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I notice that depending on the brand of the network card, interface names differ (driver dependent I suppose).

  • Why does *BSD uses driver specific names for network interfaces?
  • Does it mean there is no abstraction layer describing "a generic network interface" in the kernel, so each driver would be internally addressed via its own API?
  • (how) does it affect subsystems like link aggregation, traffic shaping, QoS (ALTQ), filtering and others?

Precisely, it looks like under pfSense, I cannot use ALTQ with a link aggregation (LAG) virtual interface.

Is this a BSD internal limitation due to the lack of an appropriate abstraction layer?

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Why does *BSD uses driver specific names for network interfaces?

It's just a historical choice. The letters in the name come from the driver that talks to the card, so they will be the same for two separate interfaces if they happen to use the same driver.

It does have one practical benefit: on BSD, the network drivers have their own manual pages in section 4. So, dc(4) tells you about the DEC 21143 driver, which would control the dc0 network adapter.

You see this in other parts of BSD Unix as well, such as hard disks.

Is this a BSD internal limitation due to the lack of an appropriate abstraction layer?

No.

For what it's worth, Linux is heading down a similar path. The days of simple naming rules for Ethernet adapters are disappearing, as networking gets more complicated.

  • Thank you. Do you know why I cannot use ALTQ with a link aggregation then? – Totor May 7 '14 at 12:53
  • One question per question, please. Let's focus this one on BSD device naming. – Warren Young May 7 '14 at 16:19
  • I wouldn't call the new udev network device naming a similar path to BSD. As far as I know the default way is to use some sort of bus path to identify the devices, not the driver name with a random numbering scheme. – Pavel Šimerda May 8 '14 at 13:25
  • @PavelŠimerda: I just meant that Linux systems that use this scheme no longer use eth0 thru ethINFINITY. You will no longer be able to just type ifconfig eth0 and expect that you'll be looking at the first Ethernet interface, which makes such Linux systems functionally similar from a user interface standpoint to FreeBSD, where you need either a priori knowledge of the names of the interfaces on the system, or you need to get a list with an unqualified ifconfig command first. The underlying kernel mechanisms are of course completely different. – Warren Young May 8 '14 at 23:07
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The choice of using generic or driver-specific names has nothing to do with any driver limitation.

It's mostly a cosmetic choice. Using generic names has the advantage of hiding information that is almost always irrelevant — a network interface is a network interface, no matter who made it. The capabilities of a device depend on the exact model and on its configuration, not on which driver is in use. The advantage of specific names is for the administrator: if an error message mentions eth0 (ok, so which one is 0 and which one is 1), it's less informative than if it mentions wlan0 (ah, that's the wifi interface) or bcm0 (ah, that's the Broadcom interface).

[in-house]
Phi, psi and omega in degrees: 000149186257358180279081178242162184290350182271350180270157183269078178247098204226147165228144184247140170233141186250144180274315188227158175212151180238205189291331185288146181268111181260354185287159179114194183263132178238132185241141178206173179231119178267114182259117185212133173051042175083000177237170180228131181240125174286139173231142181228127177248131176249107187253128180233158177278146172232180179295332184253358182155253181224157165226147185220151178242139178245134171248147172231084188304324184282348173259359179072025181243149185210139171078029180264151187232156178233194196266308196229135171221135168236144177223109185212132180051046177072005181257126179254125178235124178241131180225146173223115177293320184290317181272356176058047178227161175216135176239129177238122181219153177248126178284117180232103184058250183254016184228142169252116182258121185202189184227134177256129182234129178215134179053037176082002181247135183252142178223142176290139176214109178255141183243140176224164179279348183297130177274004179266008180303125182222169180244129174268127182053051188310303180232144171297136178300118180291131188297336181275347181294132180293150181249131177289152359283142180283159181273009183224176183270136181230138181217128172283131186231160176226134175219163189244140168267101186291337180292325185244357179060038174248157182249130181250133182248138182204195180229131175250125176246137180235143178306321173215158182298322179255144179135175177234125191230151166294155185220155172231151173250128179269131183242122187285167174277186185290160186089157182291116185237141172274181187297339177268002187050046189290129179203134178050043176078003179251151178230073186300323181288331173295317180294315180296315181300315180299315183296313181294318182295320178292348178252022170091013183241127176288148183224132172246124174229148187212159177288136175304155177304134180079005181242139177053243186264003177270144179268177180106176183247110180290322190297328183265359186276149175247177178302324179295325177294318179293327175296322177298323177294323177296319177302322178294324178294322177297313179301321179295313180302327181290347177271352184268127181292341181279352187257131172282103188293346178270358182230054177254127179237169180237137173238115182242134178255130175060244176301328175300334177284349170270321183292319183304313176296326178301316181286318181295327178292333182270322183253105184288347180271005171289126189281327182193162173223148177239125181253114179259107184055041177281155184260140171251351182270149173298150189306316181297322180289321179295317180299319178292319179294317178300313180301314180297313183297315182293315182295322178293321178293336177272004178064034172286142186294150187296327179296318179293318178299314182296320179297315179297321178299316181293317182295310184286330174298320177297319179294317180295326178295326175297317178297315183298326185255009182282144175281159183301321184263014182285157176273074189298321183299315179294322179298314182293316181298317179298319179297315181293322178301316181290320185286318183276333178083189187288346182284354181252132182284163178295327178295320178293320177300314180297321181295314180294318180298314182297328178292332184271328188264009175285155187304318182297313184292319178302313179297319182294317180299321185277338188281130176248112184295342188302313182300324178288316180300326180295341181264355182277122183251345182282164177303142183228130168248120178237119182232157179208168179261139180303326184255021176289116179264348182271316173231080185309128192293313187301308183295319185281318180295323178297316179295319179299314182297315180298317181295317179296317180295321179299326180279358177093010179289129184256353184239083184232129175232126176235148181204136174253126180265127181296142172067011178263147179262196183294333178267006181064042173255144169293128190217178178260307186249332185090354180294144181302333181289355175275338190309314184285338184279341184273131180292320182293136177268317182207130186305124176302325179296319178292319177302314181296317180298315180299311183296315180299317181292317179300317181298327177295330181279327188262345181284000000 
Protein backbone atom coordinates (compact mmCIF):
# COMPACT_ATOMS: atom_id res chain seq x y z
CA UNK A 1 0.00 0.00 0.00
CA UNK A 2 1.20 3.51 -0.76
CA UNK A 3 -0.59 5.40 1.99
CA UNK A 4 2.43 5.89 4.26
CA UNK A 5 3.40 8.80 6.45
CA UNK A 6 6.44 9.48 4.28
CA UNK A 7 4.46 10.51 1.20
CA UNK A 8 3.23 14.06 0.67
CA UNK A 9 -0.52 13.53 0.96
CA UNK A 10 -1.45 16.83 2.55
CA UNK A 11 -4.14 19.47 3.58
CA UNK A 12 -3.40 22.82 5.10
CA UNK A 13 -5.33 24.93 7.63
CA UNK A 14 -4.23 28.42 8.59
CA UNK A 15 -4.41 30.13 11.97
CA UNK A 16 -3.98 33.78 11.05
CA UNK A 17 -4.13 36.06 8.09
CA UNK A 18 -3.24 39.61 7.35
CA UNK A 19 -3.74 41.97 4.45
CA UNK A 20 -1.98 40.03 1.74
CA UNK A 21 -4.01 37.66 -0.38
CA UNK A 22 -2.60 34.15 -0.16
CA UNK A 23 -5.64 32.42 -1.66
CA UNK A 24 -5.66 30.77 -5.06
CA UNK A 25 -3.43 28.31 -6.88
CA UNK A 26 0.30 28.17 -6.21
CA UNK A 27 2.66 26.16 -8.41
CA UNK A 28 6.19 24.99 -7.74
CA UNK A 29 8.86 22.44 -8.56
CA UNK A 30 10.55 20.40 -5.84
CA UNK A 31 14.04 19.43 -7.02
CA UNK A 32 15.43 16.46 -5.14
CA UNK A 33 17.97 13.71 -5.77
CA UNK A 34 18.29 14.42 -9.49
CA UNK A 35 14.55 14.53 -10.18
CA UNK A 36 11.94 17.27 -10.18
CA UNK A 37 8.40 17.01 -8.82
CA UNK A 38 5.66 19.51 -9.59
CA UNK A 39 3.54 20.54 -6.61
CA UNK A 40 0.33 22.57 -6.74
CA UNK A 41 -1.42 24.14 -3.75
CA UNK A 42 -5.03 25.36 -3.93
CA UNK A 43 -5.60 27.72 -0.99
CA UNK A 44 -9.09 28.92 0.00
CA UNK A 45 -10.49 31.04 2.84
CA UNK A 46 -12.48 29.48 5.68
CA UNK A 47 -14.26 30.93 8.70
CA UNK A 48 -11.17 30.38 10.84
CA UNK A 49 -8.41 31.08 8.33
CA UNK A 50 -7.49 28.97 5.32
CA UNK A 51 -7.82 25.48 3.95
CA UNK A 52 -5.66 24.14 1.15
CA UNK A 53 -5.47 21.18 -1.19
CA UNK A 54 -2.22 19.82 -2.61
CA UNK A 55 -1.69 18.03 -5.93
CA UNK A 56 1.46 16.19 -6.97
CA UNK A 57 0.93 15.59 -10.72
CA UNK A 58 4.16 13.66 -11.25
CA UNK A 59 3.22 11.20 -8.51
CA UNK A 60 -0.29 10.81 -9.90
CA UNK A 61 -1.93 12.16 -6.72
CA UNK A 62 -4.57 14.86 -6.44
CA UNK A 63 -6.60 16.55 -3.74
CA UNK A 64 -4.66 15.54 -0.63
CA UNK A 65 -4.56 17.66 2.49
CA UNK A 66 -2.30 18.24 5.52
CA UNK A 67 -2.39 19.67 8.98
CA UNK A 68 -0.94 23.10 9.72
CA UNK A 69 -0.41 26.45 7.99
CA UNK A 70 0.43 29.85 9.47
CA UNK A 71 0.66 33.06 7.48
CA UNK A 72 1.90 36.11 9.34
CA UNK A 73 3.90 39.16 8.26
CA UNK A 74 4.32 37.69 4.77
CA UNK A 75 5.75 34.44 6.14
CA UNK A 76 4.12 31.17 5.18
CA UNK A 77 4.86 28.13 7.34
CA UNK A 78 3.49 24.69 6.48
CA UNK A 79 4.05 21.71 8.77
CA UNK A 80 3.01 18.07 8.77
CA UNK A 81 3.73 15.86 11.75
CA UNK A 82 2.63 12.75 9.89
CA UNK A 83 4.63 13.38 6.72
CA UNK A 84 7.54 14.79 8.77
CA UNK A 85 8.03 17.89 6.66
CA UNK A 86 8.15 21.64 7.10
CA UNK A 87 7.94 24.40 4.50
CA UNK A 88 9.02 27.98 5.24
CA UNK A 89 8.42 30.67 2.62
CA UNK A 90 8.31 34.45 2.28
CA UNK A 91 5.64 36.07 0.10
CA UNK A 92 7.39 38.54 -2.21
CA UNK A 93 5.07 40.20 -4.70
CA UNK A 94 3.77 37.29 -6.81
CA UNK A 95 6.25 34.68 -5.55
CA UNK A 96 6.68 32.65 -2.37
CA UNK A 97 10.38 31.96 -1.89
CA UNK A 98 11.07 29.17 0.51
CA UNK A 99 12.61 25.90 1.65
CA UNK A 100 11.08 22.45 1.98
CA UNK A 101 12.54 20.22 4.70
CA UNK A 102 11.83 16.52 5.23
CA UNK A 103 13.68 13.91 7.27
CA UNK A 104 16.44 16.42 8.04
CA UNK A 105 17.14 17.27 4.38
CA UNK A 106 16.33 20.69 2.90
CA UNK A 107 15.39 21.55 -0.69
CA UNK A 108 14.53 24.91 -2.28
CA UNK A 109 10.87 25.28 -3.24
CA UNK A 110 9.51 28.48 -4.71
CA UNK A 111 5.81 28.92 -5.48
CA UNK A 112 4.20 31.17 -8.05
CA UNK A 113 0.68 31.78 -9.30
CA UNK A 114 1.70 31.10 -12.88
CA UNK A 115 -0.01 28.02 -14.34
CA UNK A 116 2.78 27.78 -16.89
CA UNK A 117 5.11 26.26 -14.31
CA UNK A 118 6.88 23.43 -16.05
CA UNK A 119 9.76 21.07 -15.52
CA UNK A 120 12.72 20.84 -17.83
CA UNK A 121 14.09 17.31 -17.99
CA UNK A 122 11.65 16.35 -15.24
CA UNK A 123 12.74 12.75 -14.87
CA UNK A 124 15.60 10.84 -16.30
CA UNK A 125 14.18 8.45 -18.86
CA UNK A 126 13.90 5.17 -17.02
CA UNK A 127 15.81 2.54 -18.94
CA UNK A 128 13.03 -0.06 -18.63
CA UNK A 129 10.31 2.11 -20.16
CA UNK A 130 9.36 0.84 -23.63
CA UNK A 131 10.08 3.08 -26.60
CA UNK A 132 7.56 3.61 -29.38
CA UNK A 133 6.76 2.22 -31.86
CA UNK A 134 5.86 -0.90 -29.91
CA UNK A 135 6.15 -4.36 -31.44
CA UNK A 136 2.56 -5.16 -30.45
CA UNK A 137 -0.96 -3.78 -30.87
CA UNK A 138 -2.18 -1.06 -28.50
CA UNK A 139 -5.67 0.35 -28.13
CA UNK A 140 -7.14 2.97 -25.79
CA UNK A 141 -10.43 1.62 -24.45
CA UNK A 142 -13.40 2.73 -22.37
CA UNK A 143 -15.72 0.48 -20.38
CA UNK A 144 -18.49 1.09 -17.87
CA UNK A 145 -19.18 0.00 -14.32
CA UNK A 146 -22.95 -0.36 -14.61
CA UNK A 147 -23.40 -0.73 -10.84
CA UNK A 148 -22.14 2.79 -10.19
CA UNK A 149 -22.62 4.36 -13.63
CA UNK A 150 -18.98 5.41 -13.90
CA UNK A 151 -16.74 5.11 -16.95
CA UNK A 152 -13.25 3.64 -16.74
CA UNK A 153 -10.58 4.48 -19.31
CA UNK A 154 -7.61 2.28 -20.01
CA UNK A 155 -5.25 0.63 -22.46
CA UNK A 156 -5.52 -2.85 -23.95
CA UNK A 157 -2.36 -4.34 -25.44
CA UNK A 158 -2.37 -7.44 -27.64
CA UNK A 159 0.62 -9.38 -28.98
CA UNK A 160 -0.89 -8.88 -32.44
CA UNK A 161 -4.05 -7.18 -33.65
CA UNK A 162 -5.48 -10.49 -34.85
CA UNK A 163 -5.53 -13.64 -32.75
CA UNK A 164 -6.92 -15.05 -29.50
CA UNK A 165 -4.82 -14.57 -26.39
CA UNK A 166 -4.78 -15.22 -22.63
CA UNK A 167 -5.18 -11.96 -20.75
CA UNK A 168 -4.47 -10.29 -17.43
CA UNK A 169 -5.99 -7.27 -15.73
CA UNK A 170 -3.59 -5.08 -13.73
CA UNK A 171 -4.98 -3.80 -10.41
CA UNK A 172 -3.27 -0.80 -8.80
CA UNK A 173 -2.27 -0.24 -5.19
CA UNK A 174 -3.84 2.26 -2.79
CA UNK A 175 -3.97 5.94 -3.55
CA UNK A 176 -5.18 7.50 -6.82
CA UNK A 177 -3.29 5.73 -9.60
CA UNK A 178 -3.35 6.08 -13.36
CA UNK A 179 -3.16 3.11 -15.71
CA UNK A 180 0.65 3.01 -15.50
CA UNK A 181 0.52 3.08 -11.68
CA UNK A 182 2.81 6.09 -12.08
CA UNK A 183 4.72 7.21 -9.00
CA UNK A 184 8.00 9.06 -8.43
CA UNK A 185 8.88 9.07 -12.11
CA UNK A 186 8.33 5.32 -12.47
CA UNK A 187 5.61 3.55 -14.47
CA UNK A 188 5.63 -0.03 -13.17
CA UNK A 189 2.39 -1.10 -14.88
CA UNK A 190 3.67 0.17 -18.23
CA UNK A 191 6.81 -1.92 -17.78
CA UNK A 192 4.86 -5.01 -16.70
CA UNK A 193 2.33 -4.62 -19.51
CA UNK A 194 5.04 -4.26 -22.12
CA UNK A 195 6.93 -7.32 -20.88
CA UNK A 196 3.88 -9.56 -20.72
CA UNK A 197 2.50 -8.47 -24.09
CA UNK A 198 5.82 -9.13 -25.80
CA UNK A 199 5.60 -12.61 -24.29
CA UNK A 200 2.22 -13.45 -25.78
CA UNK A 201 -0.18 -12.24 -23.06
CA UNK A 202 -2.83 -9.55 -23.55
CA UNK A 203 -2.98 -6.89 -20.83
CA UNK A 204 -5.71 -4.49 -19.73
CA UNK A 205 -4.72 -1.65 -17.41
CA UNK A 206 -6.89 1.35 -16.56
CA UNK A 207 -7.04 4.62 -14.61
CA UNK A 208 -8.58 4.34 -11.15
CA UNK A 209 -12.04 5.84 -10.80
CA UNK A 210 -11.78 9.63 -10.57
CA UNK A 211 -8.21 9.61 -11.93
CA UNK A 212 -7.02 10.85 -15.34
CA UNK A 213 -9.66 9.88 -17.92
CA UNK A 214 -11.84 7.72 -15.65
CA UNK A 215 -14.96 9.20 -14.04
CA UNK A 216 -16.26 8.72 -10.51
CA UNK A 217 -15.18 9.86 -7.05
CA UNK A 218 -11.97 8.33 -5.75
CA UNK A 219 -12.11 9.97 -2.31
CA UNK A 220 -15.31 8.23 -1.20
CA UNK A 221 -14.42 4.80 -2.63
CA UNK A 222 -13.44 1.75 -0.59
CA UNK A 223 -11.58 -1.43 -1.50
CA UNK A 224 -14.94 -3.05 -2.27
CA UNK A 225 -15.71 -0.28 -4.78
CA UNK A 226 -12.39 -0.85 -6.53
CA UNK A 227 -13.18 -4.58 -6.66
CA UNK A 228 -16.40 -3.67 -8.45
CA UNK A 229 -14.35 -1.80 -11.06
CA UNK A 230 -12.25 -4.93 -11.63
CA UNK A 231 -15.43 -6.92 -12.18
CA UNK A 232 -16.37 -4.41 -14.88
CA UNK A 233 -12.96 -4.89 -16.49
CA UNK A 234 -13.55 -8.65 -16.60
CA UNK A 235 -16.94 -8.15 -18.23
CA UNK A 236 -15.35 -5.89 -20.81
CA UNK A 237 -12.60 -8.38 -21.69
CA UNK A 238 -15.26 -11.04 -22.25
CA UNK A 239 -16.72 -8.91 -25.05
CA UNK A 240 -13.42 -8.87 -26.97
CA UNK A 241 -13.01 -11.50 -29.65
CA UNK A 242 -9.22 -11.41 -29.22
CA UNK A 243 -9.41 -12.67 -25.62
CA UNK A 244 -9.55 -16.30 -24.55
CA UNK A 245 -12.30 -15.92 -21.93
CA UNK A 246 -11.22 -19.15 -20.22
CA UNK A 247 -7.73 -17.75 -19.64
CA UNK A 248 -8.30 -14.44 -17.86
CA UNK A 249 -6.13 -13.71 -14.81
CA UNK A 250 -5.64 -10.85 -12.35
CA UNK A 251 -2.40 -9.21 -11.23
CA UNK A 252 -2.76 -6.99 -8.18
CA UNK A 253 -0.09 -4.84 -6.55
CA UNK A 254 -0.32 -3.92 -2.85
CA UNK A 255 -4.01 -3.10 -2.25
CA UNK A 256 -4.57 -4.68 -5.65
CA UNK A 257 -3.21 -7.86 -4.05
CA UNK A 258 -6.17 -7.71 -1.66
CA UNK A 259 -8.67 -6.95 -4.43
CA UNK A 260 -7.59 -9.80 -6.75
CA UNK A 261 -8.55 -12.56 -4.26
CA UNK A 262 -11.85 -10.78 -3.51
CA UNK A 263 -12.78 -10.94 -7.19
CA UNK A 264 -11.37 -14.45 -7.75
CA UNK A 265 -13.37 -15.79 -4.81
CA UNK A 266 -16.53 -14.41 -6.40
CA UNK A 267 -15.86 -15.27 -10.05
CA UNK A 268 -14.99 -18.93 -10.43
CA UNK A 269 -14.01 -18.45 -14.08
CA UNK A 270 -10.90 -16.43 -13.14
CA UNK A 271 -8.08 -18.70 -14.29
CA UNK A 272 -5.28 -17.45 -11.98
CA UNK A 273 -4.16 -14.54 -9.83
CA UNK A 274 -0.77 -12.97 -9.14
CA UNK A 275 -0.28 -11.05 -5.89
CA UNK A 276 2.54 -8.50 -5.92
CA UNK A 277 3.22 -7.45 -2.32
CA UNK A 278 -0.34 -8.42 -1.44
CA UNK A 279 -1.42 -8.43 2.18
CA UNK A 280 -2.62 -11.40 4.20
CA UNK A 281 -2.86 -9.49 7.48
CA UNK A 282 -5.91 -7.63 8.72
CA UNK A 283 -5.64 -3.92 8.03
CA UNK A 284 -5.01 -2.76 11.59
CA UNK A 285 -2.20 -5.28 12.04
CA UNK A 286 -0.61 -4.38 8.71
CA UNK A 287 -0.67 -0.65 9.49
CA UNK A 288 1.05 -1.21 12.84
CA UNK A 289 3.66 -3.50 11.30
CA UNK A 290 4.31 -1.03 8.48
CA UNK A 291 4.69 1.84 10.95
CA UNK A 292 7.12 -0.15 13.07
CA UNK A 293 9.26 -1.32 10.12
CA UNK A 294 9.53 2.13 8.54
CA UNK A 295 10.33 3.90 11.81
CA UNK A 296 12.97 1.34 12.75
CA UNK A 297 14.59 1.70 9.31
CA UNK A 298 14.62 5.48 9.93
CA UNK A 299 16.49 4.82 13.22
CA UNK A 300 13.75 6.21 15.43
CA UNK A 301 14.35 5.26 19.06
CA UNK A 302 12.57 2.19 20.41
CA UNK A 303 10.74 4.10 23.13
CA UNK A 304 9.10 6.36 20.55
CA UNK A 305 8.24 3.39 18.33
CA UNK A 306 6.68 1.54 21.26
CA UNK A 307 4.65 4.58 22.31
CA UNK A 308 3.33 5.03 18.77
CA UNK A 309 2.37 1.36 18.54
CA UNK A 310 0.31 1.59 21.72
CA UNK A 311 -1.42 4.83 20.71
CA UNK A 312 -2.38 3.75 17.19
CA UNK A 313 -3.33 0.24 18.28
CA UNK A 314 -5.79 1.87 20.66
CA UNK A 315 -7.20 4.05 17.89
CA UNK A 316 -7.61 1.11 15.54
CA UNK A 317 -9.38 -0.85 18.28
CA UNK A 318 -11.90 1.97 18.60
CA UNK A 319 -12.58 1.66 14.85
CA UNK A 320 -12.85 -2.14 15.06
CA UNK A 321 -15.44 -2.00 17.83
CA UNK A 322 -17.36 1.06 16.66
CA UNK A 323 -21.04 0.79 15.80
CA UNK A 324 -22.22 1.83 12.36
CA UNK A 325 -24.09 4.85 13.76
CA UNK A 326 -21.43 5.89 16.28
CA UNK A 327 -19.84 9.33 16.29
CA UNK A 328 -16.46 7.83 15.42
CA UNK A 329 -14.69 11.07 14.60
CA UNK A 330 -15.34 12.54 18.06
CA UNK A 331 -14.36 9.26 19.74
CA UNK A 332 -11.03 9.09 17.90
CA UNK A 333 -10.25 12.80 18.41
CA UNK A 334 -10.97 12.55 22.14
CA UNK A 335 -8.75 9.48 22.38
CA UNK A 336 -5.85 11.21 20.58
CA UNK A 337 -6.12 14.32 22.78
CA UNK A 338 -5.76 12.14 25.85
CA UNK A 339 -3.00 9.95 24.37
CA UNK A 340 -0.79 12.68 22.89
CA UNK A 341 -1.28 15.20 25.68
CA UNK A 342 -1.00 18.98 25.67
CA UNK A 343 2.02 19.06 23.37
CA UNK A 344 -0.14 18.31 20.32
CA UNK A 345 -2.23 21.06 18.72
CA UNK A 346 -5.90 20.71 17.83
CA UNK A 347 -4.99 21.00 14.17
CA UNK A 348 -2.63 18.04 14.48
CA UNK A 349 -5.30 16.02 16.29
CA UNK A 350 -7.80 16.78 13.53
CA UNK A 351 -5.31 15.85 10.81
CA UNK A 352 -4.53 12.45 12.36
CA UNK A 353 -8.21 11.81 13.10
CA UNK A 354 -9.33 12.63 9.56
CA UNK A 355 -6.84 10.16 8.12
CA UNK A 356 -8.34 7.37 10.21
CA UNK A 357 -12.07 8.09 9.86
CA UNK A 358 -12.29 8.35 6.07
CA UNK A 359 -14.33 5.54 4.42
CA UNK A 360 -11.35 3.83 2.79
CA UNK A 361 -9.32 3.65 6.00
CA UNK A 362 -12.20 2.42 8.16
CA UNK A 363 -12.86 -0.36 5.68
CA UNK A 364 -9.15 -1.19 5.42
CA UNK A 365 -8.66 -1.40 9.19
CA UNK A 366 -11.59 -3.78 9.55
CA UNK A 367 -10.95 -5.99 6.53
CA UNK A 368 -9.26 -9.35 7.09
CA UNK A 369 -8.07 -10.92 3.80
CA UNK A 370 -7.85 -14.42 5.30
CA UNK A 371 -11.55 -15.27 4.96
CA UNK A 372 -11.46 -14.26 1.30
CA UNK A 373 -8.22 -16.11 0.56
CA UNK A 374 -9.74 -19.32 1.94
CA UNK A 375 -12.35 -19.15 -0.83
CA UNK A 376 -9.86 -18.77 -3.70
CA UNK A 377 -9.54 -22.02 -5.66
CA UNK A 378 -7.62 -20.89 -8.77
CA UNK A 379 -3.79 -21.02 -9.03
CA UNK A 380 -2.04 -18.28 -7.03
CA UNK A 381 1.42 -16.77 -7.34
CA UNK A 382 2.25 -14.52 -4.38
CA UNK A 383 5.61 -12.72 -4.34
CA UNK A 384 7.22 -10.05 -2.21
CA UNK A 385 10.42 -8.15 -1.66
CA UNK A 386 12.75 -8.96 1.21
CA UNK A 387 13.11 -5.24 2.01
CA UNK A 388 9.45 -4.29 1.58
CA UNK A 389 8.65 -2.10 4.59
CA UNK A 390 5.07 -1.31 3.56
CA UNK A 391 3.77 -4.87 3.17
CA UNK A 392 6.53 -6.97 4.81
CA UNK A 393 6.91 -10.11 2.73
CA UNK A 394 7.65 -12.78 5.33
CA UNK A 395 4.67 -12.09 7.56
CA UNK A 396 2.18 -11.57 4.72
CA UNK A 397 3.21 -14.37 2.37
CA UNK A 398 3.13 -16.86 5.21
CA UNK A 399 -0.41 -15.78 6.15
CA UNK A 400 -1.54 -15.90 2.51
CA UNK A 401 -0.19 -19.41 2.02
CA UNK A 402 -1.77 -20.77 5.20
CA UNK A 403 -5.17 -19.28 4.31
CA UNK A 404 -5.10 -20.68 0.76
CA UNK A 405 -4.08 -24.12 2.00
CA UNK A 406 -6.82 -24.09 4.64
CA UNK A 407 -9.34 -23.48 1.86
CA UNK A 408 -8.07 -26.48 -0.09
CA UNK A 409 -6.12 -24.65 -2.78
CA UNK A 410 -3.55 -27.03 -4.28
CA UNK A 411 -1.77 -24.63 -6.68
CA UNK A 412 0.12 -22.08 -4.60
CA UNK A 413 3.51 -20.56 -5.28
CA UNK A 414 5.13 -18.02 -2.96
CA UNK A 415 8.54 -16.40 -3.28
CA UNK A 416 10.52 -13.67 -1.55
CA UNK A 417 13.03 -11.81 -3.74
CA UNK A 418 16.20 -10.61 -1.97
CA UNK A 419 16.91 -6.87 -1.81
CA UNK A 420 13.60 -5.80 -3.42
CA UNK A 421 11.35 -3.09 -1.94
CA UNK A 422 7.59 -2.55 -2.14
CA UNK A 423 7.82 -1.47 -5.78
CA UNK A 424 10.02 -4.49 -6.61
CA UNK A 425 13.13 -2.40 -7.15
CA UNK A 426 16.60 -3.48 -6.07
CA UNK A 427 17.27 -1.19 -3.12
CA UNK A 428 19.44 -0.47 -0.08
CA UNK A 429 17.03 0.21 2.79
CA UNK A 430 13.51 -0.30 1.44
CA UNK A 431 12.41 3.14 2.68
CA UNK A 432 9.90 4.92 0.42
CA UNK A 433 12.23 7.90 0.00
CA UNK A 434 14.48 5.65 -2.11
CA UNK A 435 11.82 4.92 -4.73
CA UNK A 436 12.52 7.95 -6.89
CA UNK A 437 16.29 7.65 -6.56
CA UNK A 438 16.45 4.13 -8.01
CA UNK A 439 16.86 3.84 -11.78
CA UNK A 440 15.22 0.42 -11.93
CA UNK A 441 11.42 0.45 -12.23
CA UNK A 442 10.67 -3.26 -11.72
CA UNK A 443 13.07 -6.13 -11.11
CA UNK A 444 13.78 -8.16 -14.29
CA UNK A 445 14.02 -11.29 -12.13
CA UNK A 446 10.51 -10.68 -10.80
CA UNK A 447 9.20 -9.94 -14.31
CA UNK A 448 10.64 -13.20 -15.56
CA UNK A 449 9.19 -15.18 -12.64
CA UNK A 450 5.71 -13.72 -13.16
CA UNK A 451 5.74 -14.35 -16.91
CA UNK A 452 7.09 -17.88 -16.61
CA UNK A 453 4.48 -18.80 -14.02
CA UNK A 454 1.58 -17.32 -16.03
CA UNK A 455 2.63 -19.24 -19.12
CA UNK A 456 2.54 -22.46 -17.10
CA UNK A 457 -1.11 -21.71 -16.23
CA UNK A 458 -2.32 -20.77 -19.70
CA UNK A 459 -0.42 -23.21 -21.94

On FreeBSD, network setup operations work by calling ioctl on a Unix socket. This ioctl is processed by the generic networking code and trickles down to the relevant driver if the ioctl calls for this.

I don't know how ALTQ interacts with link aggregation. Make sure to use a recent version of FreeBSD, as this used to not work but now does.

3

It makes it easier to tell which network card you are talking to.

If you have an Intel (igb0) and an Realtek (rl0) nic, you can now tell them apart immediately.

Also, different drivers support different features. Some drivers support polling and some do not. Some support LRO, TSO and RSS etc. It is easier to track which support which when they are not all just named eth.

eth might make sense if you had a lot of other types of networking interfaces, but you rarely do.

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Why does *BSD uses driver specific names for network interfaces?

To make things simple. If you look to an interface named bge0 and take a look at the manuals or use your mnemonic link system you will quickly remember that this driver is a Broadcom Gigabit Etherhet. This document is also usefull.

Does it mean there is no abstraction layer describing "a generic network interface" in the kernel, so each driver would be internally addressed via its own API?

The rule here is:

  • Use the driver´s name to create a device name;
  • Use the lowest PCI id to create the number right after the device name;

No abstraction layer needed. That simple.

(how) does it affect subsystems like link aggregation, traffic shaping, QoS (ALTQ), filtering and others?

Interface names should not interfere on traffic shapping.

Precisely, it looks like under pfSense, I cannot use ALTQ with a link aggregation (LAG) virtual interface.

Today it should work:

Is this a BSD internal limitation due to the lack of an appropriate abstraction layer?

It´s not that there isn´t an appropriate layer to handle this. It´s because you could use other resources to handle those names like creating interface names(/etc/rc.conf), or changing it´s pci id on the motherboard setup. And as said by others on this question, even Linux is going to this path with biosdevname.

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